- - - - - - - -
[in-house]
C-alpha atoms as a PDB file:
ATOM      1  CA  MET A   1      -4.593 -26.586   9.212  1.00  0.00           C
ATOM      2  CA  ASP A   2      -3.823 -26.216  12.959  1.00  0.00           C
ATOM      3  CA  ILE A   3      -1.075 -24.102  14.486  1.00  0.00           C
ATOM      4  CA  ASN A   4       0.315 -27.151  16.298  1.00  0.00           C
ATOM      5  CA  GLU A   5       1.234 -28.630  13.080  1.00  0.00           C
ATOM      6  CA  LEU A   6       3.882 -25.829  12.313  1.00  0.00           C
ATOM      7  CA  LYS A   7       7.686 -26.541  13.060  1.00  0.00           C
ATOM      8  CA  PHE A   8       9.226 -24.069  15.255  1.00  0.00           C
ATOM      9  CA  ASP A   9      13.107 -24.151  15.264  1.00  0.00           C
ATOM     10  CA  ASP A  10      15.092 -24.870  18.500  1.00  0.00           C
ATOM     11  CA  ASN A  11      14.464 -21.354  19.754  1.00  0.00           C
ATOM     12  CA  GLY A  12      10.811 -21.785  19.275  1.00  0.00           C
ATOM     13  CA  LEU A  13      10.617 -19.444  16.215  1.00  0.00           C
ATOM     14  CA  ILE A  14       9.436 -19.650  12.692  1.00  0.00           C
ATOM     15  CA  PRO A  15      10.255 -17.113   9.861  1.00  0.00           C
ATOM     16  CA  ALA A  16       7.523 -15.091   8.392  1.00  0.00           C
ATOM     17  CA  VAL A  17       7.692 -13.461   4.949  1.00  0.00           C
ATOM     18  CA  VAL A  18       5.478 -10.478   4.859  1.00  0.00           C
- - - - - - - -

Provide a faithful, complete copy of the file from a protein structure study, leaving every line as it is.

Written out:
[in-house]
C-alpha atoms as a PDB file:
ATOM      1  CA  MET A   1      -4.593 -26.586   9.212  1.00  0.00           C
ATOM      2  CA  ASP A   2      -3.823 -26.216  12.959  1.00  0.00           C
ATOM      3  CA  ILE A   3      -1.075 -24.102  14.486  1.00  0.00           C
ATOM      4  CA  ASN A   4       0.315 -27.151  16.298  1.00  0.00           C
ATOM      5  CA  GLU A   5       1.234 -28.630  13.080  1.00  0.00           C
ATOM      6  CA  LEU A   6       3.882 -25.829  12.313  1.00  0.00           C
ATOM      7  CA  LYS A   7       7.686 -26.541  13.060  1.00  0.00           C
ATOM      8  CA  PHE A   8       9.226 -24.069  15.255  1.00  0.00           C
ATOM      9  CA  ASP A   9      13.107 -24.151  15.264  1.00  0.00           C
ATOM     10  CA  ASP A  10      15.092 -24.870  18.500  1.00  0.00           C
ATOM     11  CA  ASN A  11      14.464 -21.354  19.754  1.00  0.00           C
ATOM     12  CA  GLY A  12      10.811 -21.785  19.275  1.00  0.00           C
ATOM     13  CA  LEU A  13      10.617 -19.444  16.215  1.00  0.00           C
ATOM     14  CA  ILE A  14       9.436 -19.650  12.692  1.00  0.00           C
ATOM     15  CA  PRO A  15      10.255 -17.113   9.861  1.00  0.00           C
ATOM     16  CA  ALA A  16       7.523 -15.091   8.392  1.00  0.00           C
ATOM     17  CA  VAL A  17       7.692 -13.461   4.949  1.00  0.00           C
ATOM     18  CA  VAL A  18       5.478 -10.478   4.859  1.00  0.00           C